Have you ever wondered why you could imagine wearing the new Tiffany & Co x Nike Air Force One shoe but not the ‘upside-down gown’ that debuted at Fashion week recently?
We, humans, are complex creatures; we love new things but not too new. It pays to critically examine our appetite for novelty and the threshold of acceptance for mainstream success.
Take, for example, the Tiffany & Co x Nike Air Force Ones. There were mixed reactions to the collaboration online. Some independent artists’ versions of the collaboration went viral (they’re dazzling), and so did some ‘AI art vs. the real shoe’ memes (I’m down for a diamond-encrusted Nike Swoosh). But others admit that given the reputation and timelessness of both brands, there wasn’t a lot of wiggle room for “crazy” ideas.
It’s easy to think that there are no groundbreaking innovations anymore, just sequels and video game adaptations (!). But when we zoom out and consider our position in our collective creative lineage, it doesn’t seem like a bad idea to improvise on top of something that already works. Change, to be palatable, needs to be gradual. If ChatGPT had been launched 50 years ago, it might not have been the explosive meme generator it is today.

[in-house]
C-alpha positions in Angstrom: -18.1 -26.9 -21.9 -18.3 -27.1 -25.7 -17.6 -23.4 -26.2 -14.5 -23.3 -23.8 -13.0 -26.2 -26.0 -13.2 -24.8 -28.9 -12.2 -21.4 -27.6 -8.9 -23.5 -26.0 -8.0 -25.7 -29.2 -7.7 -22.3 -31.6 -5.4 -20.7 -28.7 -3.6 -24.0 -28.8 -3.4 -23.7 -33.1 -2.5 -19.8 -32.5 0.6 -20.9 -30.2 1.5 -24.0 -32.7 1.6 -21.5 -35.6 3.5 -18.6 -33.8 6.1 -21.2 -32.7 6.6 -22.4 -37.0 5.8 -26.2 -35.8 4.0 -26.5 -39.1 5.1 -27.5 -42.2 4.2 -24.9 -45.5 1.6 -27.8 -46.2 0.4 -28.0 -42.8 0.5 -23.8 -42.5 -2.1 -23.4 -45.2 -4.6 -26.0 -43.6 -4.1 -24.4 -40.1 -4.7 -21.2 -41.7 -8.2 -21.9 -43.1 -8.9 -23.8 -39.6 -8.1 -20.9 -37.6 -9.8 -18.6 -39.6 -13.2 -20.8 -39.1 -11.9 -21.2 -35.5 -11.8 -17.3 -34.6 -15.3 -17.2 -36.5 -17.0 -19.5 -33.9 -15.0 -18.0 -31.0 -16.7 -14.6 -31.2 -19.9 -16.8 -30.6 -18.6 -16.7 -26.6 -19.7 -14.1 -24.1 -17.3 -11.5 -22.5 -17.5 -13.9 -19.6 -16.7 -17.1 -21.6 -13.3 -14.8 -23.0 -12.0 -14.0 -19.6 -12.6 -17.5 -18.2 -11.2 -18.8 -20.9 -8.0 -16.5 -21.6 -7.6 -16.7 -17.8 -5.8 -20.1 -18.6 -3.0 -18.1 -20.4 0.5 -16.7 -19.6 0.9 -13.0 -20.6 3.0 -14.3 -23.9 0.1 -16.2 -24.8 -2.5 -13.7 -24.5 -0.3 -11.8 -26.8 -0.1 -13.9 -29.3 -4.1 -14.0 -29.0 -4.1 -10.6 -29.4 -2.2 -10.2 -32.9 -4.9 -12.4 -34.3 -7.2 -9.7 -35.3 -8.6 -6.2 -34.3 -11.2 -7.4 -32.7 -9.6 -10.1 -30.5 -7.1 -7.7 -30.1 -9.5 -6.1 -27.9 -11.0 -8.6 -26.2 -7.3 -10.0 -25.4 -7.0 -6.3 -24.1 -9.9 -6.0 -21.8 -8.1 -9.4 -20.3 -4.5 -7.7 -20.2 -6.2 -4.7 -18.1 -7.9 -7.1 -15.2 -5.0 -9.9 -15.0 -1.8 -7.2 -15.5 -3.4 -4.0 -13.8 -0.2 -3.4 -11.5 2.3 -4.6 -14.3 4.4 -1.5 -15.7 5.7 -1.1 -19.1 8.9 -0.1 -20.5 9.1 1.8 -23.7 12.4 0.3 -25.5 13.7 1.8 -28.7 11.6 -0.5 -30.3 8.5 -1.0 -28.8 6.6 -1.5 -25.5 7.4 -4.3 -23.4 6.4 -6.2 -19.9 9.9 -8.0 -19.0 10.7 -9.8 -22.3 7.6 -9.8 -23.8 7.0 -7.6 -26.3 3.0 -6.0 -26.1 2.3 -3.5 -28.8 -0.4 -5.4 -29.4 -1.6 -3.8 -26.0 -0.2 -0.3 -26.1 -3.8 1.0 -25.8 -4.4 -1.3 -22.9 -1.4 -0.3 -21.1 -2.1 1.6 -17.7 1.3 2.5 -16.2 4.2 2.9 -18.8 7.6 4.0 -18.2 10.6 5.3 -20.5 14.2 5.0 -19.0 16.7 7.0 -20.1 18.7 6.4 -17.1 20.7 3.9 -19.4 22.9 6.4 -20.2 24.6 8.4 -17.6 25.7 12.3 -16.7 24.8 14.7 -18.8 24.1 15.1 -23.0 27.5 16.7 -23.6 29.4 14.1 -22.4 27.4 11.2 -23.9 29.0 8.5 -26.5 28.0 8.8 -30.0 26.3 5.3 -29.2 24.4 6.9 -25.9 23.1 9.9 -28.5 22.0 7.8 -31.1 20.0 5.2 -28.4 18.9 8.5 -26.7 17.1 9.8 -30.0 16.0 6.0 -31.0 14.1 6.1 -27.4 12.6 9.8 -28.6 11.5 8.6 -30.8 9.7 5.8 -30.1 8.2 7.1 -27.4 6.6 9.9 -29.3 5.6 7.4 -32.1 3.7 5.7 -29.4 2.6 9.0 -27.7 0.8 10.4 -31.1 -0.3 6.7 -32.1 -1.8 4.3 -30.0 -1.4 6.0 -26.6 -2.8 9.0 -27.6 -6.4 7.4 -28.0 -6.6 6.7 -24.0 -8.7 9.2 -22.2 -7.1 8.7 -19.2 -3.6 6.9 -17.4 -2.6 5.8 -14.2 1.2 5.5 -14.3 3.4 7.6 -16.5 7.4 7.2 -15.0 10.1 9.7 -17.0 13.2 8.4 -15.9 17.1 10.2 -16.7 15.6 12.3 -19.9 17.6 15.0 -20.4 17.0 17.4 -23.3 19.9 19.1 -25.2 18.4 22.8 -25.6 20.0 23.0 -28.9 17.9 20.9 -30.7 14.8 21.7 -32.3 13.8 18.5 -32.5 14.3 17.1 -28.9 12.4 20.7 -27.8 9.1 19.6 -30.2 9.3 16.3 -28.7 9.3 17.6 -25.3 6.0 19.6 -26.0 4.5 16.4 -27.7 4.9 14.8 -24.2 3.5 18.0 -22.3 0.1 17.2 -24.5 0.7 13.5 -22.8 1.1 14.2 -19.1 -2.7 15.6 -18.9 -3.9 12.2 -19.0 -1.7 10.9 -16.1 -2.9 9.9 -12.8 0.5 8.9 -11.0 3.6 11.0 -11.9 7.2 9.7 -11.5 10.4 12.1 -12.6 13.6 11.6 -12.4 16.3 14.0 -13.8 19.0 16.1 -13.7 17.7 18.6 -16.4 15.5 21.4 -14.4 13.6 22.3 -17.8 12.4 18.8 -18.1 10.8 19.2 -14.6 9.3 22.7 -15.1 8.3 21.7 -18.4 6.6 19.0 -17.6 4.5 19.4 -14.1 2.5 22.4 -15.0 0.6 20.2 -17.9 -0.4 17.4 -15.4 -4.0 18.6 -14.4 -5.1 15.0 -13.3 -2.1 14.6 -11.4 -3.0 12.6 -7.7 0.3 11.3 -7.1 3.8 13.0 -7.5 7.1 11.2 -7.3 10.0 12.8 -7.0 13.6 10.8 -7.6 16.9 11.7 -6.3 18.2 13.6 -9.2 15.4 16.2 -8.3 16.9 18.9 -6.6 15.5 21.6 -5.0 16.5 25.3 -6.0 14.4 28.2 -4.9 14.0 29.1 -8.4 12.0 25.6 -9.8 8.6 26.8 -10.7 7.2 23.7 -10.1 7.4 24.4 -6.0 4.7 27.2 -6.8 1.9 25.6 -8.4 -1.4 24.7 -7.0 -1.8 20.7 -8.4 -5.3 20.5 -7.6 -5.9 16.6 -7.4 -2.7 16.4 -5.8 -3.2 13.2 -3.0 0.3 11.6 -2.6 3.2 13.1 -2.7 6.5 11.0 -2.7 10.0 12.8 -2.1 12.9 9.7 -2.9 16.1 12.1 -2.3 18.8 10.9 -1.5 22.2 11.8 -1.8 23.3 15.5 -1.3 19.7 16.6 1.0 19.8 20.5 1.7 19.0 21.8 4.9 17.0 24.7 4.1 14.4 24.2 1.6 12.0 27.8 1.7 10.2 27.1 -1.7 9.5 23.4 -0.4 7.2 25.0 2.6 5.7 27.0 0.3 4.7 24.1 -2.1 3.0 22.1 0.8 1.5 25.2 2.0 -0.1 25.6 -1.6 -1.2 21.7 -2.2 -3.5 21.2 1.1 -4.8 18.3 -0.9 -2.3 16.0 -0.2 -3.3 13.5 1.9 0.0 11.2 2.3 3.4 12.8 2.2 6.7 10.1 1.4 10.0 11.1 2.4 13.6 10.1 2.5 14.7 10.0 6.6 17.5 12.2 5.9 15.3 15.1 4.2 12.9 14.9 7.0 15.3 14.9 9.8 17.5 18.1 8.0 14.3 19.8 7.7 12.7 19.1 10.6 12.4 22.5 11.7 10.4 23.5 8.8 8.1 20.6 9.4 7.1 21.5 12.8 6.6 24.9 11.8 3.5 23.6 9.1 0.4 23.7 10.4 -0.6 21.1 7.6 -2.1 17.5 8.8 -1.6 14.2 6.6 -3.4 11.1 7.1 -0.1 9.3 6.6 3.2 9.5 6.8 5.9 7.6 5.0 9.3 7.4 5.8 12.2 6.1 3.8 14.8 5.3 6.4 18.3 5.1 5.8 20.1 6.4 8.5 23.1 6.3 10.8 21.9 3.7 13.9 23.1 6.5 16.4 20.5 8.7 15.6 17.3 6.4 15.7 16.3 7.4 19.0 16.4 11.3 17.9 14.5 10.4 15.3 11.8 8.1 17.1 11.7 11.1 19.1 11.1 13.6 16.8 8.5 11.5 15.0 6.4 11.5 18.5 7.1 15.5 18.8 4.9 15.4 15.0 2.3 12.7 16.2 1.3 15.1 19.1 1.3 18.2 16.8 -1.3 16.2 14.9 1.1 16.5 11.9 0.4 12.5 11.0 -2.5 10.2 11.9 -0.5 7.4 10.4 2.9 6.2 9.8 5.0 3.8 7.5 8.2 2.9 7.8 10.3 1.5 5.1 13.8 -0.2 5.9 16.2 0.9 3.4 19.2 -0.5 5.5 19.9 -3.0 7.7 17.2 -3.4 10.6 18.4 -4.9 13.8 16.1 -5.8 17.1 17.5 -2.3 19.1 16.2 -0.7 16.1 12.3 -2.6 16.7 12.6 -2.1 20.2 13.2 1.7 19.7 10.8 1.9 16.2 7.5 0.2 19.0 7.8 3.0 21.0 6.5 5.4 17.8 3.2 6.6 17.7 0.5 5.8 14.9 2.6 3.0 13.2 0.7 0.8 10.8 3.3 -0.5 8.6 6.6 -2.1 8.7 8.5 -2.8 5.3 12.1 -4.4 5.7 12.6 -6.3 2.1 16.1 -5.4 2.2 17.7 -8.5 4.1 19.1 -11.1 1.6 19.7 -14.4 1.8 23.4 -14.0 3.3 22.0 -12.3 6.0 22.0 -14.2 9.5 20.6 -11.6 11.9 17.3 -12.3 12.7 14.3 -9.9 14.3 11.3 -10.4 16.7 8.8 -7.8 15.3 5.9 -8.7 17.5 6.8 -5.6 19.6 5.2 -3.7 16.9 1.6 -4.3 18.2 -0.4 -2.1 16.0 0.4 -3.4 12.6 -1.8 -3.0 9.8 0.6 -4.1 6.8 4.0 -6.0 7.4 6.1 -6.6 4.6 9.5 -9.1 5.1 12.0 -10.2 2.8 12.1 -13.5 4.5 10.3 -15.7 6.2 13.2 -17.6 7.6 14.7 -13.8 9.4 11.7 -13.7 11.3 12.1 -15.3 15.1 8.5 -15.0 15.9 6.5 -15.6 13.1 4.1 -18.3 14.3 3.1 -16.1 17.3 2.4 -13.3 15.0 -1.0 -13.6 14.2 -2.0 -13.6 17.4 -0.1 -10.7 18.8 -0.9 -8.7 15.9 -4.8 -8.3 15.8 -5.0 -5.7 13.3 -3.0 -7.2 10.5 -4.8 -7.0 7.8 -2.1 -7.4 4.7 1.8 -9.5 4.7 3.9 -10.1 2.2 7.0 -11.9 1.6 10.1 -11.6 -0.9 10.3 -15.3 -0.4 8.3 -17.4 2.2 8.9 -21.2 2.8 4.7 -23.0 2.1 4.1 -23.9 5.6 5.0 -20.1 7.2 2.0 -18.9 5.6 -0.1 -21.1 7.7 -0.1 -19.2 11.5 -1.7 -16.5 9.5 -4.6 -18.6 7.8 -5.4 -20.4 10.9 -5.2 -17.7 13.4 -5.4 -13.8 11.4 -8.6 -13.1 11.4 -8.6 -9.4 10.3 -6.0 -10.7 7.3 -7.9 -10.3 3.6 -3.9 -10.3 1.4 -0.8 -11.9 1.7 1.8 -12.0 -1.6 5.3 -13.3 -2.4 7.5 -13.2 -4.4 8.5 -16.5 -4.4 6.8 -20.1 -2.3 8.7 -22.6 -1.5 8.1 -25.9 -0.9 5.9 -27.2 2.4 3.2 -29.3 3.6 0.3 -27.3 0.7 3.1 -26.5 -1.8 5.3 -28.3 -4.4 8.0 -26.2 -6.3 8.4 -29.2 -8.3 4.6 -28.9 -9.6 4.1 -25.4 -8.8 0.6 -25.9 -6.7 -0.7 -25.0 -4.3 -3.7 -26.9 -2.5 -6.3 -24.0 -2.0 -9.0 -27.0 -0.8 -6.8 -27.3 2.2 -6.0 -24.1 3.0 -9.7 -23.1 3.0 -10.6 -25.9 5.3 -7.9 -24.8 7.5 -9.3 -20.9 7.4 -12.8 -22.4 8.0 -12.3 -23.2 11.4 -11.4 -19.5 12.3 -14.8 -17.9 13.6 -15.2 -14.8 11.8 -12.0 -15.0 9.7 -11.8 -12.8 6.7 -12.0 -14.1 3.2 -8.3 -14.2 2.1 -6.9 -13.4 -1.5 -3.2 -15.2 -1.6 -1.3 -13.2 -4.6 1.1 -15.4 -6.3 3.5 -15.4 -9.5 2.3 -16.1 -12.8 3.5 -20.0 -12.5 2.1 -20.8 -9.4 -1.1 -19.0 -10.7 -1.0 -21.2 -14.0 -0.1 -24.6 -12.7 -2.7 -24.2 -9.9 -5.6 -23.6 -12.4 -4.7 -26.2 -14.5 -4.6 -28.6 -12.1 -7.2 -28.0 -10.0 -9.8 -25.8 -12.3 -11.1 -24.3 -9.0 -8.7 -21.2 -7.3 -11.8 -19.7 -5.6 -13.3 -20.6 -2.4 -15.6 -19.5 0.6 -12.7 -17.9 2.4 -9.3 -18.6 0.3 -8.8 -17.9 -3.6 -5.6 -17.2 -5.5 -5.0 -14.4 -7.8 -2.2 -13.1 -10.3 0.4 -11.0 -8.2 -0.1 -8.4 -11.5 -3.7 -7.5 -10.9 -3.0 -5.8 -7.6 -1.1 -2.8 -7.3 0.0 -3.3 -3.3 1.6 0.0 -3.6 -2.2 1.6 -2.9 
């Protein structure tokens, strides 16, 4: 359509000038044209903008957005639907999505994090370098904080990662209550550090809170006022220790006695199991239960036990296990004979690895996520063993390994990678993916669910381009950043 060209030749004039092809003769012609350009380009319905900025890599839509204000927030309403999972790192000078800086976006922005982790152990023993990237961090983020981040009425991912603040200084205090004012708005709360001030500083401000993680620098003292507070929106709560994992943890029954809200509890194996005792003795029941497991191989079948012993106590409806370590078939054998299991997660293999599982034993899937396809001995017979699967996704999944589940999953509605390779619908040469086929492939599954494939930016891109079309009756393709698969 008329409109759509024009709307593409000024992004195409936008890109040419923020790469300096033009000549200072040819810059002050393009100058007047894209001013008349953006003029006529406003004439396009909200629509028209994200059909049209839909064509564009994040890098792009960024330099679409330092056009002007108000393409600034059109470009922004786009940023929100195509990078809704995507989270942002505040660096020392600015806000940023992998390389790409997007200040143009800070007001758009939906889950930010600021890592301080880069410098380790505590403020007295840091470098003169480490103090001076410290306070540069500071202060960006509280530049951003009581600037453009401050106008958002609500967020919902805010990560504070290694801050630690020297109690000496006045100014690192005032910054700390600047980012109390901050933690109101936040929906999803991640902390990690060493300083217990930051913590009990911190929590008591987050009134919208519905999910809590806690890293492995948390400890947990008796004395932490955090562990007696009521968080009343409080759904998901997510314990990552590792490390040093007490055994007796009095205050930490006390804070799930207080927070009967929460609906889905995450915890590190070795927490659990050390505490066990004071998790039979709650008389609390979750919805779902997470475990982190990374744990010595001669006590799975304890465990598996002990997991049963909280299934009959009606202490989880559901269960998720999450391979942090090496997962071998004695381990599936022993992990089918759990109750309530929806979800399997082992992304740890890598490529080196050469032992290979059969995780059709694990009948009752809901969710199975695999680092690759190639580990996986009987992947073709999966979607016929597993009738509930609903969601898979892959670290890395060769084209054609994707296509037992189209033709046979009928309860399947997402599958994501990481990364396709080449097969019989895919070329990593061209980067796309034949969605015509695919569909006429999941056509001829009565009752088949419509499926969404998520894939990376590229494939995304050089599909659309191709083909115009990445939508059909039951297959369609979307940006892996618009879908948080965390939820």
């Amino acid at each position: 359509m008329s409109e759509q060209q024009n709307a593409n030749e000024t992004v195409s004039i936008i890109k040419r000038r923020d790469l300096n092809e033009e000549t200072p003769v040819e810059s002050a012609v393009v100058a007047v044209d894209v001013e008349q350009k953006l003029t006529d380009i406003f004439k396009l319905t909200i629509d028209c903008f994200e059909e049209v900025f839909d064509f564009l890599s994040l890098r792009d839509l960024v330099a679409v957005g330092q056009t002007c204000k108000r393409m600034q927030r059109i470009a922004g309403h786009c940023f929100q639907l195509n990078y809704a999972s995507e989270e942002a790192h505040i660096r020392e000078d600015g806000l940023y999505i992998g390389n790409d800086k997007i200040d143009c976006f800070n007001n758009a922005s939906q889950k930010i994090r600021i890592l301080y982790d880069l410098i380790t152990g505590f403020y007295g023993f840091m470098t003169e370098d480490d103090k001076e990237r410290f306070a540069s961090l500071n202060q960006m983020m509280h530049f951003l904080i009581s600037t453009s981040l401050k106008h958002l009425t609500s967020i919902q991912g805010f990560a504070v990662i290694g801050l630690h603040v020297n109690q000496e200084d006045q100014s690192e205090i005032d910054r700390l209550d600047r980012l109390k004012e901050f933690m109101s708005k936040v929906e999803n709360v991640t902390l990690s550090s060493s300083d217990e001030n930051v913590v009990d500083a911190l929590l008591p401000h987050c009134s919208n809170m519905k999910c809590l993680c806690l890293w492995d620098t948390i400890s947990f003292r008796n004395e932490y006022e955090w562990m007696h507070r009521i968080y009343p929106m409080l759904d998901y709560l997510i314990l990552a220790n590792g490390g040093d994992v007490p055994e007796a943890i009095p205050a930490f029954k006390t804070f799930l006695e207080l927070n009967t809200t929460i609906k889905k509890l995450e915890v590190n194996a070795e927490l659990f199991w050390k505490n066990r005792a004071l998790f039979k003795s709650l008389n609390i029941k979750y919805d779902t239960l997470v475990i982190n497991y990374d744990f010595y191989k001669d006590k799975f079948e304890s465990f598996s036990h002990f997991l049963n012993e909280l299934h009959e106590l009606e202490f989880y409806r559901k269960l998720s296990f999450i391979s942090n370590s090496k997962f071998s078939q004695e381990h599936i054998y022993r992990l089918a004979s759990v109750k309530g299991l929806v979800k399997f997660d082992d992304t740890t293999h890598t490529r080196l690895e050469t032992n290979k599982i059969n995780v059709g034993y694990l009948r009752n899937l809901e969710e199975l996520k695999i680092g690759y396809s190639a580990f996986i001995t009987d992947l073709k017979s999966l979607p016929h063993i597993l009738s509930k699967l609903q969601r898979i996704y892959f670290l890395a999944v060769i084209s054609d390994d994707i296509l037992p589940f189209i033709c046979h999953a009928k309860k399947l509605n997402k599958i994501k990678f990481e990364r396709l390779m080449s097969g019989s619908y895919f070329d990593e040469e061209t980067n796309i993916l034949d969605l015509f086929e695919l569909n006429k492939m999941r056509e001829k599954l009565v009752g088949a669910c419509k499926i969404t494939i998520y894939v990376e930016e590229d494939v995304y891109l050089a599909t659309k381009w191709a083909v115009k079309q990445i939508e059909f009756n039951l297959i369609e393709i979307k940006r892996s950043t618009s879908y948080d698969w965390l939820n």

Late American designer Virgil Abloh, who had done his share of Nike collaborations, called it the 3% rule - alter an existing product by 3% to create something new. The key to success is finding the sweet spot to balance our competing desires for familiarity and novelty - for your industry or vertical.
Snapchat took the concept of messaging and made them disappear. BeReal augmented the idea of a daily (Snap) streak and added the authenticity angle to it. TikTok leveraged short videos but made the UI more immersive to feed their algorithm. Can you think of any other examples? What could the 3% rule look like for your business?
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In another example of combining familiarity and novelty, Instagram founders launched Artifact - an app that uses AI to recommend articles to readers. If you’re like me and you’ve prayed for a TikTok-but-for-text app, rejoice, for the Silicon Valley Gods heard us.
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